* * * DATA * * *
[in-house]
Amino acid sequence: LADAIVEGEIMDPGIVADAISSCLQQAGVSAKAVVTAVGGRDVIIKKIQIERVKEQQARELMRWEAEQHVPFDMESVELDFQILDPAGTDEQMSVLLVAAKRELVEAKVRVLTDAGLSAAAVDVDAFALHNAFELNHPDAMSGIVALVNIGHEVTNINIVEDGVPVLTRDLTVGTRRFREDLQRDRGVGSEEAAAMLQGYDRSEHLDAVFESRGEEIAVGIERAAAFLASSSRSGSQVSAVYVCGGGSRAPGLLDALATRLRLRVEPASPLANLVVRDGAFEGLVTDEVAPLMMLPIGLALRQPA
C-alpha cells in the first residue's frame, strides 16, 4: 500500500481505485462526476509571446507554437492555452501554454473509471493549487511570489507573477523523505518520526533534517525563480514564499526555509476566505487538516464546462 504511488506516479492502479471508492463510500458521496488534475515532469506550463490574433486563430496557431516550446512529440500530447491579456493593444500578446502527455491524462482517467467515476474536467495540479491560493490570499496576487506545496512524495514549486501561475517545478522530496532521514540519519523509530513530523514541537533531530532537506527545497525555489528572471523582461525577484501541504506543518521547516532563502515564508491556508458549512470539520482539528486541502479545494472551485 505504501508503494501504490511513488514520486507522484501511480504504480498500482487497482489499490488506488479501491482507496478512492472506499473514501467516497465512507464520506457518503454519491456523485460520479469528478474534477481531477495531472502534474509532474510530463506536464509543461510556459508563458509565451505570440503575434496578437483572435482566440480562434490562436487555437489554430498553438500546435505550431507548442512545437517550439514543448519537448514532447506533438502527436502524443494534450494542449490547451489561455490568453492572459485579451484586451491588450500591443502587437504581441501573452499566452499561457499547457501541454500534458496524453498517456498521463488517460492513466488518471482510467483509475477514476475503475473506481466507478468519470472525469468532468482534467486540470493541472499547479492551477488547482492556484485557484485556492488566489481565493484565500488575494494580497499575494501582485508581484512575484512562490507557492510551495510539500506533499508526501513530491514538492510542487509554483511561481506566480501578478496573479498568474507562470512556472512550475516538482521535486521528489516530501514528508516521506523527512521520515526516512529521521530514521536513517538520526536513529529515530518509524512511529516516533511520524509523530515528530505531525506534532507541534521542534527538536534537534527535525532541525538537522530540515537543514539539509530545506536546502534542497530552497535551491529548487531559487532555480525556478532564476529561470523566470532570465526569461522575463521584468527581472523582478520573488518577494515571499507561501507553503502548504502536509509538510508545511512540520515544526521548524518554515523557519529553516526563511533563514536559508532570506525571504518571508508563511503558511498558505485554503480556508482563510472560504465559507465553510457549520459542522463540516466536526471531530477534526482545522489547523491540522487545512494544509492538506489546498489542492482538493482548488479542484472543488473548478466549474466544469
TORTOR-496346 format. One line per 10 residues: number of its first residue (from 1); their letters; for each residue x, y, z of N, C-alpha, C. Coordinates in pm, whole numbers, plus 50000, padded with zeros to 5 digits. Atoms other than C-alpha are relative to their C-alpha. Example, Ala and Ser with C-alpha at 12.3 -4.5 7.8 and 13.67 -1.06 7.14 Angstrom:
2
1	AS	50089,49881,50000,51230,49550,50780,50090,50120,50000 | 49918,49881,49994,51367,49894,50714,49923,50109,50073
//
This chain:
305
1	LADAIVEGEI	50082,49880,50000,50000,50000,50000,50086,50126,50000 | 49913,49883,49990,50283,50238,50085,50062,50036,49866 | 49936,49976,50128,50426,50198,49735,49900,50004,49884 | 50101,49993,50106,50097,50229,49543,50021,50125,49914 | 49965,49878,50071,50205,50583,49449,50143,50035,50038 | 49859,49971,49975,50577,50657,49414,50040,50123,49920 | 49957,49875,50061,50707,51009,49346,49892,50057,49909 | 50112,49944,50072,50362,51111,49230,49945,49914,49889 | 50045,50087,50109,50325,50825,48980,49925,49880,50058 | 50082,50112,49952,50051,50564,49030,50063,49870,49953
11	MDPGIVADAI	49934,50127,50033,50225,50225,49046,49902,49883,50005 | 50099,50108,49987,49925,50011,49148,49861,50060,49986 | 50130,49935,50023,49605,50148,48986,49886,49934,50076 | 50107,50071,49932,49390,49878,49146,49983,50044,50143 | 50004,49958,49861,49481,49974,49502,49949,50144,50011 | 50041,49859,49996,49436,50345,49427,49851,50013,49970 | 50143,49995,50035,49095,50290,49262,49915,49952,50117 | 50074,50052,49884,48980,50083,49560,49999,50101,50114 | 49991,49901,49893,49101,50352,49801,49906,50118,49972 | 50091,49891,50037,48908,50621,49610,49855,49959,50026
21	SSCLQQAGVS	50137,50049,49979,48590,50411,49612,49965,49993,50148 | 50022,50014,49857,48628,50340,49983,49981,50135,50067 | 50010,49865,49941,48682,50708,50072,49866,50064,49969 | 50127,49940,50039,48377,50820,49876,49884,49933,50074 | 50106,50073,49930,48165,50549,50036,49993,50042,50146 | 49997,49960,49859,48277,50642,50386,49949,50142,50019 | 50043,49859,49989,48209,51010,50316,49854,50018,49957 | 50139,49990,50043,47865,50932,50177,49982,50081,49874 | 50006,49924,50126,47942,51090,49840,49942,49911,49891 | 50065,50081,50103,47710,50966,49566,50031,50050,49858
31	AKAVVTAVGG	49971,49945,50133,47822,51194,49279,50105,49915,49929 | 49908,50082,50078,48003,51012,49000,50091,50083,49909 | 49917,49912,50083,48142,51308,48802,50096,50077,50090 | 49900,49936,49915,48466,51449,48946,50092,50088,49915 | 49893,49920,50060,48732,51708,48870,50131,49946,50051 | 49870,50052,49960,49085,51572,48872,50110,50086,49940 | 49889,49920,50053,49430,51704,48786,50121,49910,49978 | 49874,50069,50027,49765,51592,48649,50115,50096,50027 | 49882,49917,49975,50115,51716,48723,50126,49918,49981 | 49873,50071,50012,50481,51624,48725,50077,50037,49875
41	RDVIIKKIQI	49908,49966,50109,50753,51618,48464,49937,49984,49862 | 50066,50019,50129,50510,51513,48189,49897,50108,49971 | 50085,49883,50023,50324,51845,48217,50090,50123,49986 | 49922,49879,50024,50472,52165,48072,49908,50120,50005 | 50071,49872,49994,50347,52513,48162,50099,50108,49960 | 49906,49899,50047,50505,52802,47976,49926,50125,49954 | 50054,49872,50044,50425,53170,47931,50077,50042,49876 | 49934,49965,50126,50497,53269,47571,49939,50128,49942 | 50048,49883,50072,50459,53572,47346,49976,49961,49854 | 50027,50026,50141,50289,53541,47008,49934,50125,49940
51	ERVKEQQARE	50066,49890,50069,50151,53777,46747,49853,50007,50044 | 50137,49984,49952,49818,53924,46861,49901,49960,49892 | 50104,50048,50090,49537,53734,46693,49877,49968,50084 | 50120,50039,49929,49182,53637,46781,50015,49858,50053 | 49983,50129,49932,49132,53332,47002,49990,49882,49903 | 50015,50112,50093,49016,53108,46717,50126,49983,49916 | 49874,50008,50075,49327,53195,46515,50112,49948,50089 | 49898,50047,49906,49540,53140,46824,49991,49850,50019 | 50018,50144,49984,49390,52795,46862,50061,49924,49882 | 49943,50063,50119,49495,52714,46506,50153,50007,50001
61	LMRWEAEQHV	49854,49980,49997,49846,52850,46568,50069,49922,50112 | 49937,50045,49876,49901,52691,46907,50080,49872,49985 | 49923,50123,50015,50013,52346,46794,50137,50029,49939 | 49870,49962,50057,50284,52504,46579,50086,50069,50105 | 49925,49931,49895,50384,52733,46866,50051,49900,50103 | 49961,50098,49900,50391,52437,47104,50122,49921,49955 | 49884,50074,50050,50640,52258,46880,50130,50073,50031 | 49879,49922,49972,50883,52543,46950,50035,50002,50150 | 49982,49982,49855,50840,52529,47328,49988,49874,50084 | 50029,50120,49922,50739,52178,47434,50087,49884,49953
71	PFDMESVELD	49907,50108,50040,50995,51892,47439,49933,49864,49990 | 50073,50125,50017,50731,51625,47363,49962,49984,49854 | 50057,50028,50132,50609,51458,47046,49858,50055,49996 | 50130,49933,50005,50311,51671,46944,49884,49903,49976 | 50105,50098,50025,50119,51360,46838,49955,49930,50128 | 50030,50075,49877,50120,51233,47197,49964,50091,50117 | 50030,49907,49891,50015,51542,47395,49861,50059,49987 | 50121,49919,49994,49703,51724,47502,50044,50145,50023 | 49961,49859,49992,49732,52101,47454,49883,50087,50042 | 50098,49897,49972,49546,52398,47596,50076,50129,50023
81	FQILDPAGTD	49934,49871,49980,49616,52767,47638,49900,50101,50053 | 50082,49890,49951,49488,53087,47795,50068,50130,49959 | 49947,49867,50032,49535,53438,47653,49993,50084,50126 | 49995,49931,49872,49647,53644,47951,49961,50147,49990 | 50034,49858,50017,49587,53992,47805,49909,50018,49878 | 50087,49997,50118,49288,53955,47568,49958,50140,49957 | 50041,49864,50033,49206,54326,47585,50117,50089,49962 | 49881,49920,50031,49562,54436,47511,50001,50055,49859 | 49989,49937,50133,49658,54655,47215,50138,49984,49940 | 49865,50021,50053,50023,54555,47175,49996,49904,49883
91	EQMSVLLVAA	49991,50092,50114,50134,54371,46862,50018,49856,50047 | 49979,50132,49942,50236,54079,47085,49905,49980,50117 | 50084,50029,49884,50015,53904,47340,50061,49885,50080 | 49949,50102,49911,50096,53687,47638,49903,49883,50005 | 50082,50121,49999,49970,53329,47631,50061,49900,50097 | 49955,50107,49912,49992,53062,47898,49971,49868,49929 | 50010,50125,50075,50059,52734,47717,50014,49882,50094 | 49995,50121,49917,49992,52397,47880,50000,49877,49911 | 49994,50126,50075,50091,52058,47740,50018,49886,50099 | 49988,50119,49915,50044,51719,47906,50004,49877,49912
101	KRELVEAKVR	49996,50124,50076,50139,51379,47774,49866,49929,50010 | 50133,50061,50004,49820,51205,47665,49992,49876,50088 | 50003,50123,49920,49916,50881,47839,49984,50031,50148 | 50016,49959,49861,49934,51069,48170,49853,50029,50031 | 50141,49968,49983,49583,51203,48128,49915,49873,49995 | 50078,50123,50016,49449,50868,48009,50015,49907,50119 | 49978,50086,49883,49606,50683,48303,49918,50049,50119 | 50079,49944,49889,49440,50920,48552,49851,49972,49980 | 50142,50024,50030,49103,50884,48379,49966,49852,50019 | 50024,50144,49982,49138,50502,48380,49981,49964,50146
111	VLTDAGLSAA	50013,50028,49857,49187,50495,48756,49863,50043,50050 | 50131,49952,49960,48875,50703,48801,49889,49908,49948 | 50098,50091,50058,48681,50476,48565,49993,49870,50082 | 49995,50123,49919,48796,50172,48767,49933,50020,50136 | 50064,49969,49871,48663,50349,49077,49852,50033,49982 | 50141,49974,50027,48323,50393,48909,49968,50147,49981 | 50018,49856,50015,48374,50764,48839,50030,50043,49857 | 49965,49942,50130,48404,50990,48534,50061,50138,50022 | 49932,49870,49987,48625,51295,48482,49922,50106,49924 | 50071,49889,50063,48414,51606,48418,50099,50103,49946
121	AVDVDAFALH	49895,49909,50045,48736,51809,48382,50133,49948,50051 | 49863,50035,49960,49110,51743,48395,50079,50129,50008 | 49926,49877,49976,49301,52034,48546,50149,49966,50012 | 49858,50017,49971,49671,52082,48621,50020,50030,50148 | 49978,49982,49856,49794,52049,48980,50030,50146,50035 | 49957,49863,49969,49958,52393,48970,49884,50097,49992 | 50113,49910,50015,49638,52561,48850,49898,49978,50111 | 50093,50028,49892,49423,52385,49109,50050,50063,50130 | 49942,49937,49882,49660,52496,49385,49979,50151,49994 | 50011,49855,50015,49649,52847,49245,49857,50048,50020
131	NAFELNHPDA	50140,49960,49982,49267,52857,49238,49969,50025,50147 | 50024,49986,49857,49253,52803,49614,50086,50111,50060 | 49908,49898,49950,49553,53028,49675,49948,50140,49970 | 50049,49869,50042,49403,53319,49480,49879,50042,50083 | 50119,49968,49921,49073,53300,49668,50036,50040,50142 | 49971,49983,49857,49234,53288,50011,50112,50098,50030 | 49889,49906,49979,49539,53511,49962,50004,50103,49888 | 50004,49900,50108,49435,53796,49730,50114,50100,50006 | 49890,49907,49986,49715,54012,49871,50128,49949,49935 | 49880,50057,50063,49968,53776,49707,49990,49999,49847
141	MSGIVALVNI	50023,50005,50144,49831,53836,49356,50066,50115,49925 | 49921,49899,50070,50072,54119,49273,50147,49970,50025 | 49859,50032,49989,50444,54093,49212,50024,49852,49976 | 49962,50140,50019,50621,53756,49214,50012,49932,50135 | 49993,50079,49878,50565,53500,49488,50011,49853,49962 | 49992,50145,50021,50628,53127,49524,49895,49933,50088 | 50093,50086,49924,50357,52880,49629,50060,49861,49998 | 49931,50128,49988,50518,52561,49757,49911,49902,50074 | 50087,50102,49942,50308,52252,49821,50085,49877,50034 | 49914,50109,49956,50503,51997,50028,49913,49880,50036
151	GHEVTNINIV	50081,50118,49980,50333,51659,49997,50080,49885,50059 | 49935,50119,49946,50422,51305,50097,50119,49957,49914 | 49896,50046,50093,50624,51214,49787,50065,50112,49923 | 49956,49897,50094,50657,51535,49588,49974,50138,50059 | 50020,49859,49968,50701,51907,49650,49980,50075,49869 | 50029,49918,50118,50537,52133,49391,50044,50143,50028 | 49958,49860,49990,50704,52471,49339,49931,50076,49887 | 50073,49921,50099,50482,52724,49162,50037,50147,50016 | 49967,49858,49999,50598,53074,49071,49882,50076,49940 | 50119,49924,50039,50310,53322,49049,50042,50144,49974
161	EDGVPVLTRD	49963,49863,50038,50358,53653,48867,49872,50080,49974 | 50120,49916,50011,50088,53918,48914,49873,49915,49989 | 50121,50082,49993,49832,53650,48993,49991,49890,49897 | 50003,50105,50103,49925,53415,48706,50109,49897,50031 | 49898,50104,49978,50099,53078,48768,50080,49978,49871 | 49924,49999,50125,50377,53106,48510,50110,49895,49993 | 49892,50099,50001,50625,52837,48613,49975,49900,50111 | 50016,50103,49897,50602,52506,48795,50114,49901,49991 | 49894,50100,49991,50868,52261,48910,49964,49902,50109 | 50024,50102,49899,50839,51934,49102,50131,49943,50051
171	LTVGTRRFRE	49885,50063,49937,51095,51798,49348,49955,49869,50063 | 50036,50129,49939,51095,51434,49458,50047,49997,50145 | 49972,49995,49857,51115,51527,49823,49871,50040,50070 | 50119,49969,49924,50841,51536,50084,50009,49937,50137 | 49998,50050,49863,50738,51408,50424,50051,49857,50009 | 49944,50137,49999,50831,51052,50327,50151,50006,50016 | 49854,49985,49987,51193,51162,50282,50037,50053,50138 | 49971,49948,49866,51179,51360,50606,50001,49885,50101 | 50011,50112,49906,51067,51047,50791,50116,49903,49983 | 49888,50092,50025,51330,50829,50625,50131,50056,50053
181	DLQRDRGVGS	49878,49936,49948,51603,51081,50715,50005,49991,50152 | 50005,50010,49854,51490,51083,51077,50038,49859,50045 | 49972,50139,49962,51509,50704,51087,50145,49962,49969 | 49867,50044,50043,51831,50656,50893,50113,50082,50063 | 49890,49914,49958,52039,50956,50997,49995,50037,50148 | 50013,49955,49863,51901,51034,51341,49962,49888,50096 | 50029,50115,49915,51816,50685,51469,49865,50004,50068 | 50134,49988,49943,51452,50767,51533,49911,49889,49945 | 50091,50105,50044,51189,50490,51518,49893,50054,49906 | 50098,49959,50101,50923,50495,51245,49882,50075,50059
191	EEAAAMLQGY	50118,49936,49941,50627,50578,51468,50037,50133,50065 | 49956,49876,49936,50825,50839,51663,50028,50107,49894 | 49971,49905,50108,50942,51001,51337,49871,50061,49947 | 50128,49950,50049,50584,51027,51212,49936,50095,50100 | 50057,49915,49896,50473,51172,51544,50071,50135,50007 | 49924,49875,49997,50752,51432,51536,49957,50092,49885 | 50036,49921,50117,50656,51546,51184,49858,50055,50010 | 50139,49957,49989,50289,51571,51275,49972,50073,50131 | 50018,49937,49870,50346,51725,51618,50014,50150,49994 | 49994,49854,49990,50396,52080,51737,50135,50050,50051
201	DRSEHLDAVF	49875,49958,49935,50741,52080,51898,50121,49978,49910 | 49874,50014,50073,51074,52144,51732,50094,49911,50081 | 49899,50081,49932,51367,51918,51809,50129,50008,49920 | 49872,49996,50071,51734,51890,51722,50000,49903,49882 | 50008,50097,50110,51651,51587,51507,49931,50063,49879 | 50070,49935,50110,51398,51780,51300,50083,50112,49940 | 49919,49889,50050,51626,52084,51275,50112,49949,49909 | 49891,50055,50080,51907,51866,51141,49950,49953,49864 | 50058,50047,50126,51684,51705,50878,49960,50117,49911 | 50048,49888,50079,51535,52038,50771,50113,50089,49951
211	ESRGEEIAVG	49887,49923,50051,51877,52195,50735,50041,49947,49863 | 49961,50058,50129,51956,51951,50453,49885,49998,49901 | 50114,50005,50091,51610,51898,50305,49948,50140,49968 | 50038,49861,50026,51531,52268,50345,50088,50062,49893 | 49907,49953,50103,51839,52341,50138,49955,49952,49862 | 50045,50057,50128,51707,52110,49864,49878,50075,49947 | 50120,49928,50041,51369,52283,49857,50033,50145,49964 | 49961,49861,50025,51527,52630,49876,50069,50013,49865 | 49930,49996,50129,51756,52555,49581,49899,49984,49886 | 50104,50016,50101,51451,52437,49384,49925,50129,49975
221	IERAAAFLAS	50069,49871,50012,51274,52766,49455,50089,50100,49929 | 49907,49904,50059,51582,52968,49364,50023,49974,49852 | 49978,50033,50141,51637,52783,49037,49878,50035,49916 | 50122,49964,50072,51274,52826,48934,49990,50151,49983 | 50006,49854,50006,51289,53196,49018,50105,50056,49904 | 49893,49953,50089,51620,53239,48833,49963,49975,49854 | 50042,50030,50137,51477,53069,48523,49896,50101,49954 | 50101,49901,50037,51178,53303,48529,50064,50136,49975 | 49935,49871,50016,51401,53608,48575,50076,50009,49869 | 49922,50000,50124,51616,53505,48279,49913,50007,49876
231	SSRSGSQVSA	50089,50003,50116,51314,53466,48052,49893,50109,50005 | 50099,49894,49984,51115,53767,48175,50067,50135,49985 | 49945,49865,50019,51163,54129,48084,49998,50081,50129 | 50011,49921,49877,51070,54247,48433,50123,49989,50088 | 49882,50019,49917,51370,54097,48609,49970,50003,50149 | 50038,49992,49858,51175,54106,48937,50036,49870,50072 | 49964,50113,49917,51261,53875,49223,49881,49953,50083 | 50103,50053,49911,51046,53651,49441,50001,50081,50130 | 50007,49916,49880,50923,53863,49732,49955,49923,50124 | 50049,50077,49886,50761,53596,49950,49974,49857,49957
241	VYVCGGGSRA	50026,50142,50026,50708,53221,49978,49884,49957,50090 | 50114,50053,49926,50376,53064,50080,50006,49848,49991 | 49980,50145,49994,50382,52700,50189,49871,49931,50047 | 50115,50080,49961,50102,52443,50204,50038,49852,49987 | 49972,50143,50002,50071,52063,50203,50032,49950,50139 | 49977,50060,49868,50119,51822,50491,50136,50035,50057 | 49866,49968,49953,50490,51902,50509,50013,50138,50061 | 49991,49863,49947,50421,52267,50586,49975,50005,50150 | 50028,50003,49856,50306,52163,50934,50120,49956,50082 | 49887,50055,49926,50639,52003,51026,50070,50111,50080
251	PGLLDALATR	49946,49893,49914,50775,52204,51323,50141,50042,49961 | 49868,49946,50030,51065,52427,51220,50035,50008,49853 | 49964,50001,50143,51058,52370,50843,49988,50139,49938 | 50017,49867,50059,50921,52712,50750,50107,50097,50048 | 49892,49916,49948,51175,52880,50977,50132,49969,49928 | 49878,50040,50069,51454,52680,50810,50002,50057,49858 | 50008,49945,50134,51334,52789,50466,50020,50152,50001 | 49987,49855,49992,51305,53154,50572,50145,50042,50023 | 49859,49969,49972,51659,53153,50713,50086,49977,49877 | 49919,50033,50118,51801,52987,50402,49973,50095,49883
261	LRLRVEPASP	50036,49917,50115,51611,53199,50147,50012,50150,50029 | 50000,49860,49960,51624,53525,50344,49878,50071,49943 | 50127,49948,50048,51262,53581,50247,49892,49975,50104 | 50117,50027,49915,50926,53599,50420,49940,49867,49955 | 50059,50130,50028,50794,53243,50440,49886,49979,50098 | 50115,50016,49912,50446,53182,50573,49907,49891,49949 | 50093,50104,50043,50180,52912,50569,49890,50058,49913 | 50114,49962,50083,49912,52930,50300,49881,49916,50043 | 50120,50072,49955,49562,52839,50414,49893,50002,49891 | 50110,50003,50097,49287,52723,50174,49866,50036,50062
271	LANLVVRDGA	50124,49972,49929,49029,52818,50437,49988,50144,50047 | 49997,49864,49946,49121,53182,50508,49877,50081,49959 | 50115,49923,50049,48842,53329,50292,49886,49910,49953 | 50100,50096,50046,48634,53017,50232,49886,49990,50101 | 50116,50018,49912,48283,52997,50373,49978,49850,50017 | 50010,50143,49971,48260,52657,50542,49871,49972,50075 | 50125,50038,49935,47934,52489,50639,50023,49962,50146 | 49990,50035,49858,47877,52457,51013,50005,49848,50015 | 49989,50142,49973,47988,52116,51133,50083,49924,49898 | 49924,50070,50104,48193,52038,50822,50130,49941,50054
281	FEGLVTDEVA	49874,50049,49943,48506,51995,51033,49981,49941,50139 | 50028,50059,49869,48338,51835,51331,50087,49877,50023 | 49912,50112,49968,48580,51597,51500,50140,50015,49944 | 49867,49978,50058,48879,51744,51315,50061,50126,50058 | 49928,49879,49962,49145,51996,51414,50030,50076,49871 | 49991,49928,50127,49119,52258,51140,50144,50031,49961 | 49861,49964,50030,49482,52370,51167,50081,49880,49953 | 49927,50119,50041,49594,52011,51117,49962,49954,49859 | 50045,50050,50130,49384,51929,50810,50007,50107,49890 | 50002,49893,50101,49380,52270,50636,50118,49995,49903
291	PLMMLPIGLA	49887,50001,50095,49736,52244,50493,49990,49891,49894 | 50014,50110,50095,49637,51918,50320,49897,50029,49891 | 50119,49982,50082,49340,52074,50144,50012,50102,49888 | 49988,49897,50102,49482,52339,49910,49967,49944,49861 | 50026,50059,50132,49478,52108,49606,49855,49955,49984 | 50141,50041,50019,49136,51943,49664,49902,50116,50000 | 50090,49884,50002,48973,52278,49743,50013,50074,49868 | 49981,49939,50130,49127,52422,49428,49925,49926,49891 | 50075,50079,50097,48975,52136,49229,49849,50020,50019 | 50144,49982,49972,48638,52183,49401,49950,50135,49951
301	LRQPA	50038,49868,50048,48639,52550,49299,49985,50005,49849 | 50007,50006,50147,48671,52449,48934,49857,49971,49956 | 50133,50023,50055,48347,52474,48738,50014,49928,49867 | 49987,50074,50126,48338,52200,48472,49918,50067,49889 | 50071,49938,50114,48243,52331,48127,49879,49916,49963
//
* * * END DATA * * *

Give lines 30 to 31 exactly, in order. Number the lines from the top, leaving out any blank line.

201	DRSEHLDAVF	49875,49958,49935,50741,52080,51898,50121,49978,49910 | 49874,50014,50073,51074,52144,51732,50094,49911,50081 | 49899,50081,49932,51367,51918,51809,50129,50008,49920 | 49872,49996,50071,51734,51890,51722,50000,49903,49882 | 50008,50097,50110,51651,51587,51507,49931,50063,49879 | 50070,49935,50110,51398,51780,51300,50083,50112,49940 | 49919,49889,50050,51626,52084,51275,50112,49949,49909 | 49891,50055,50080,51907,51866,51141,49950,49953,49864 | 50058,50047,50126,51684,51705,50878,49960,50117,49911 | 50048,49888,50079,51535,52038,50771,50113,50089,49951
211	ESRGEEIAVG	49887,49923,50051,51877,52195,50735,50041,49947,49863 | 49961,50058,50129,51956,51951,50453,49885,49998,49901 | 50114,50005,50091,51610,51898,50305,49948,50140,49968 | 50038,49861,50026,51531,52268,50345,50088,50062,49893 | 49907,49953,50103,51839,52341,50138,49955,49952,49862 | 50045,50057,50128,51707,52110,49864,49878,50075,49947 | 50120,49928,50041,51369,52283,49857,50033,50145,49964 | 49961,49861,50025,51527,52630,49876,50069,50013,49865 | 49930,49996,50129,51756,52555,49581,49899,49984,49886 | 50104,50016,50101,51451,52437,49384,49925,50129,49975